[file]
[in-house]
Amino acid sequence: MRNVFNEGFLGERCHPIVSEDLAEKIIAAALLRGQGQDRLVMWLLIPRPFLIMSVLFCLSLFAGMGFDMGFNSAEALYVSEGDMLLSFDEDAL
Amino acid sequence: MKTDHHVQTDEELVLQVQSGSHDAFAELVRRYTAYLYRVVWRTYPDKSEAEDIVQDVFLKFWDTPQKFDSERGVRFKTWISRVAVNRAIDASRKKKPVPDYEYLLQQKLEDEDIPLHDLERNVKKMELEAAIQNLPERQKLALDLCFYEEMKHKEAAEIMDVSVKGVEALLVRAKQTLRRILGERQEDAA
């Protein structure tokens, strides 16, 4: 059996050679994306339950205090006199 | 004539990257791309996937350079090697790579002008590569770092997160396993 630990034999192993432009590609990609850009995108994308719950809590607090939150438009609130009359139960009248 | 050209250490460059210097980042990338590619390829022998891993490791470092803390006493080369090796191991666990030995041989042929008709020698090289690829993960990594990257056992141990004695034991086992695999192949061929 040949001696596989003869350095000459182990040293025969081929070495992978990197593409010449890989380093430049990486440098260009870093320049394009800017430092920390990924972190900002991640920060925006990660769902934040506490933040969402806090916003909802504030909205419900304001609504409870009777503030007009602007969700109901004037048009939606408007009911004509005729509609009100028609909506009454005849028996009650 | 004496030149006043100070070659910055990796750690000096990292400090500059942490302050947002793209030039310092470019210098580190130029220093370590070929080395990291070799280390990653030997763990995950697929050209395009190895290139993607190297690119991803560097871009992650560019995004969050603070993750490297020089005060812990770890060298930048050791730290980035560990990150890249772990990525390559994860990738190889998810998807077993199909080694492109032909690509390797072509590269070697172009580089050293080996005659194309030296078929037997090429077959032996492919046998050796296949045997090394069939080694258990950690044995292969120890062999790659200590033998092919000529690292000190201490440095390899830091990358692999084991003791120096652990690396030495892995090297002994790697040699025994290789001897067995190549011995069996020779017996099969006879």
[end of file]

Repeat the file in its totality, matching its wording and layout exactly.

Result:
[in-house]
Amino acid sequence: MRNVFNEGFLGERCHPIVSEDLAEKIIAAALLRGQGQDRLVMWLLIPRPFLIMSVLFCLSLFAGMGFDMGFNSAEALYVSEGDMLLSFDEDAL
Amino acid sequence: MKTDHHVQTDEELVLQVQSGSHDAFAELVRRYTAYLYRVVWRTYPDKSEAEDIVQDVFLKFWDTPQKFDSERGVRFKTWISRVAVNRAIDASRKKKPVPDYEYLLQQKLEDEDIPLHDLERNVKKMELEAAIQNLPERQKLALDLCFYEEMKHKEAAEIMDVSVKGVEALLVRAKQTLRRILGERQEDAA
């Protein structure tokens, strides 16, 4: 059996050679994306339950205090006199 | 004539990257791309996937350079090697790579002008590569770092997160396993 630990034999192993432009590609990609850009995108994308719950809590607090939150438009609130009359139960009248 | 050209250490460059210097980042990338590619390829022998891993490791470092803390006493080369090796191991666990030995041989042929008709020698090289690829993960990594990257056992141990004695034991086992695999192949061929 040949001696596989003869350095000459182990040293025969081929070495992978990197593409010449890989380093430049990486440098260009870093320049394009800017430092920390990924972190900002991640920060925006990660769902934040506490933040969402806090916003909802504030909205419900304001609504409870009777503030007009602007969700109901004037048009939606408007009911004509005729509609009100028609909506009454005849028996009650 | 004496030149006043100070070659910055990796750690000096990292400090500059942490302050947002793209030039310092470019210098580190130029220093370590070929080395990291070799280390990653030997763990995950697929050209395009190895290139993607190297690119991803560097871009992650560019995004969050603070993750490297020089005060812990770890060298930048050791730290980035560990990150890249772990990525390559994860990738190889998810998807077993199909080694492109032909690509390797072509590269070697172009580089050293080996005659194309030296078929037997090429077959032996492919046998050796296949045997090394069939080694258990950690044995292969120890062999790659200590033998092919000529690292000190201490440095390899830091990358692999084991003791120096652990690396030495892995090297002994790697040699025994290789001897067995190549011995069996020779017996099969006879």